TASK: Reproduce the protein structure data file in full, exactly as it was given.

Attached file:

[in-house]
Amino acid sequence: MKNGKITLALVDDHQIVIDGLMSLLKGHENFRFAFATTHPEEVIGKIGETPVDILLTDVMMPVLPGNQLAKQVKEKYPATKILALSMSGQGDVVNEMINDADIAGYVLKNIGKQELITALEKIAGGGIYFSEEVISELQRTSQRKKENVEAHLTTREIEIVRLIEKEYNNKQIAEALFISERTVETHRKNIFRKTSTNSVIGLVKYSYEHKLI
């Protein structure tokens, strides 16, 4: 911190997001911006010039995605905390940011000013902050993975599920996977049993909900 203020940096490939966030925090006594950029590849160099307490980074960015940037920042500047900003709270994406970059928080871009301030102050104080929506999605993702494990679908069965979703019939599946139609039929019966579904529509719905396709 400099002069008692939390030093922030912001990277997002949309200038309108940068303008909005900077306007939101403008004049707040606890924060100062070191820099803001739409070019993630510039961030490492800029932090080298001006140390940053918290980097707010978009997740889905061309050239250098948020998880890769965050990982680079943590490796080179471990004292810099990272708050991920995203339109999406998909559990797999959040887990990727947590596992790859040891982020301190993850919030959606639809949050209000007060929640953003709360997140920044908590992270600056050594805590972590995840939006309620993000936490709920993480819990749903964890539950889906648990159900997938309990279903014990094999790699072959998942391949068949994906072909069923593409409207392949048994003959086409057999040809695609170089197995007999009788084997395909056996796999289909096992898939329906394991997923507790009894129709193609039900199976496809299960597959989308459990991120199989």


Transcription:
[in-house]
Amino acid sequence: MKNGKITLALVDDHQIVIDGLMSLLKGHENFRFAFATTHPEEVIGKIGETPVDILLTDVMMPVLPGNQLAKQVKEKYPATKILALSMSGQGDVVNEMINDADIAGYVLKNIGKQELITALEKIAGGGIYFSEEVISELQRTSQRKKENVEAHLTTREIEIVRLIEKEYNNKQIAEALFISERTVETHRKNIFRKTSTNSVIGLVKYSYEHKLI
């Protein structure tokens, strides 16, 4: 911190997001911006010039995605905390940011000013902050993975599920996977049993909900 203020940096490939966030925090006594950029590849160099307490980074960015940037920042500047900003709270994406970059928080871009301030102050104080929506999605993702494990679908069965979703019939599946139609039929019966579904529509719905396709 400099002069008692939390030093922030912001990277997002949309200038309108940068303008909005900077306007939101403008004049707040606890924060100062070191820099803001739409070019993630510039961030490492800029932090080298001006140390940053918290980097707010978009997740889905061309050239250098948020998880890769965050990982680079943590490796080179471990004292810099990272708050991920995203339109999406998909559990797999959040887990990727947590596992790859040891982020301190993850919030959606639809949050209000007060929640953003709360997140920044908590992270600056050594805590972590995840939006309620993000936490709920993480819990749903964890539950889906648990159900997938309990279903014990094999790699072959998942391949068949994906072909069923593409409207392949048994003959086409057999040809695609170089197995007999009788084997395909056996796999289909096992898939329906394991997923507790009894129709193609039900199976496809299960597959989308459990991120199989």